Not currently on display at the V&A

Hand Cloth

ca. 1900 (made)
Artist/Maker
Place Of Origin

This multi-purpose ceremonial cloth is of a type called ‘chaksi pangkheb’ in Bhutan. It was often used in the past to dry the hands of important visitors and its name literally means ‘hand wash lap cover’. The diplomat Sir Charles Bell was given this piece by the first king of Bhutan, Urgyen Wangchuck, with whom he became acquainted during the expedition to Tibet by the British explorer Sir Francis Edward Younghusband in 1903–1904.


object details
Categories
Object Type
Materials and Techniques
Embroidered cotton in silk and cotton
Brief Description
Textile, hand drying cloth (Chaksi pangkheb) of embroidered cotton, Bhutan, ca. 1900.
Physical Description
Ceremonial hand drying cloth (Chaksi pangkheb) for the Bhutanese nobility from Central Bhutan. Woven cotton embroidered in red silk with indigo blue cotton in darn stitch. Heavy woven cloth with central and border patterning, and fringes on the ends. Strong white cotton cloth, bordered by two narrower strips of blue and maroon parallel lines. The main pattern is embroidered entirely in red silk and indigo blue cotton in darn stitch. The cloth resembles a sari and is in three lengths sewn together. The main pattern is formed by horizontal broad and narrow bands of large and small diamond-shaped motives, treated in a great variety of combinations. The interspaces of the side borders have zigzag ornament. At each end the warps are twisted into a string fringe.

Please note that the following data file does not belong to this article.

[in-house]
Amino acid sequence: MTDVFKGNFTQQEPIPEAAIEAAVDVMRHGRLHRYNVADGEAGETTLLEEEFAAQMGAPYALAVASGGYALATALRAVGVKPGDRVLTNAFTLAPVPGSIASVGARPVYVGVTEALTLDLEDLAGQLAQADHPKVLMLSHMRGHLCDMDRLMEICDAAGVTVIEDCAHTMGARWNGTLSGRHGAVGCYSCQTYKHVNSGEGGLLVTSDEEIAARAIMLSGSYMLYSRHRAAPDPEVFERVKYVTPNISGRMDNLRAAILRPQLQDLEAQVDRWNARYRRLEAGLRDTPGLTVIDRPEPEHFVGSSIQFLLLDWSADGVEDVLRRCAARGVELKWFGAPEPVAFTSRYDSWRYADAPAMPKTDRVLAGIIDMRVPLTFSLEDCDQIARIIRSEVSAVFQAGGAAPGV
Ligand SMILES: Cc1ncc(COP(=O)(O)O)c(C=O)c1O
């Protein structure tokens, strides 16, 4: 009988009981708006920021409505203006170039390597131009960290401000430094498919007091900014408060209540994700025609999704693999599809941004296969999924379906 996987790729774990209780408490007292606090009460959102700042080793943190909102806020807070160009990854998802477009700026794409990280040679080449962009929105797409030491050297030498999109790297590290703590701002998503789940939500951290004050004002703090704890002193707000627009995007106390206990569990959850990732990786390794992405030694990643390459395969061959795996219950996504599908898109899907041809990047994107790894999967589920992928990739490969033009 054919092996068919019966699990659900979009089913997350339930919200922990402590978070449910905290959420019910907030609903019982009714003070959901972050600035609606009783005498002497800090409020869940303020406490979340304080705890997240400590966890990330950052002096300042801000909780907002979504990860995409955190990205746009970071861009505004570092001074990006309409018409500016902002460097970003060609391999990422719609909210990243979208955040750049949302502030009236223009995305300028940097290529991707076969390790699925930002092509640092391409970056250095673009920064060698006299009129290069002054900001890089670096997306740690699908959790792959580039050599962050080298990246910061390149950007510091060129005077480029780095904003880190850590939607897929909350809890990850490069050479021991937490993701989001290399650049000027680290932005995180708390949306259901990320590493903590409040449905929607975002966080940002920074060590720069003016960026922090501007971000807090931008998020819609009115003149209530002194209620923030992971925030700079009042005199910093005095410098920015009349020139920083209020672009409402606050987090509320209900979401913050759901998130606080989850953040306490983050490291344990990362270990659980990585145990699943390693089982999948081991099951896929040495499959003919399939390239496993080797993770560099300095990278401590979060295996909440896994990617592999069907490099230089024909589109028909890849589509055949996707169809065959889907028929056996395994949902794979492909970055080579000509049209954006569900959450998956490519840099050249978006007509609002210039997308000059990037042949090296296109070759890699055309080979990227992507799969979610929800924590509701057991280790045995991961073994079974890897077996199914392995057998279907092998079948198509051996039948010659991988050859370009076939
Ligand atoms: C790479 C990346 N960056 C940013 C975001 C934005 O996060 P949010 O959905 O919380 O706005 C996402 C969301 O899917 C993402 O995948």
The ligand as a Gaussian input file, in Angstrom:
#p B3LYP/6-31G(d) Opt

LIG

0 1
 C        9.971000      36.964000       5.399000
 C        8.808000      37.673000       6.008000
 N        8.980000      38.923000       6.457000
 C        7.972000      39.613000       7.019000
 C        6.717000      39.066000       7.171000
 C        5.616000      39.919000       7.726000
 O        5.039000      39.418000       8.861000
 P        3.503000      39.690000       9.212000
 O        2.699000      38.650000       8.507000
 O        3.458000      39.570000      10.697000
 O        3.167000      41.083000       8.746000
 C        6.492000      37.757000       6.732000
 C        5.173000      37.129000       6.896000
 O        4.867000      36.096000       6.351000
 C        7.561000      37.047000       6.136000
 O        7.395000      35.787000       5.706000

Dimensions
  • Width: 96cm
  • Excluding fringe length: 146cm
  • Excluding fringe length: 104in
  • Width: 38.5in
Credit line
Given by Sir C. A. Bell KCIE, CMG
Object history
Given by Sir A.C.Bell, K.C.I.E., C.M.G., in 1933. It had been given to the donor by the Maharaja of Bhutan in about 1910.
Summary
This multi-purpose ceremonial cloth is of a type called ‘chaksi pangkheb’ in Bhutan. It was often used in the past to dry the hands of important visitors and its name literally means ‘hand wash lap cover’. The diplomat Sir Charles Bell was given this piece by the first king of Bhutan, Urgyen Wangchuck, with whom he became acquainted during the expedition to Tibet by the British explorer Sir Francis Edward Younghusband in 1903–1904.
Bibliographic Reference
Myers D.K., From the Land of the Thunder Dragon, Textile Arts of Bhutan, London, 1994, pp. 75, 226.
Collection
Accession Number
IM.20-1933

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record createdSeptember 22, 2004
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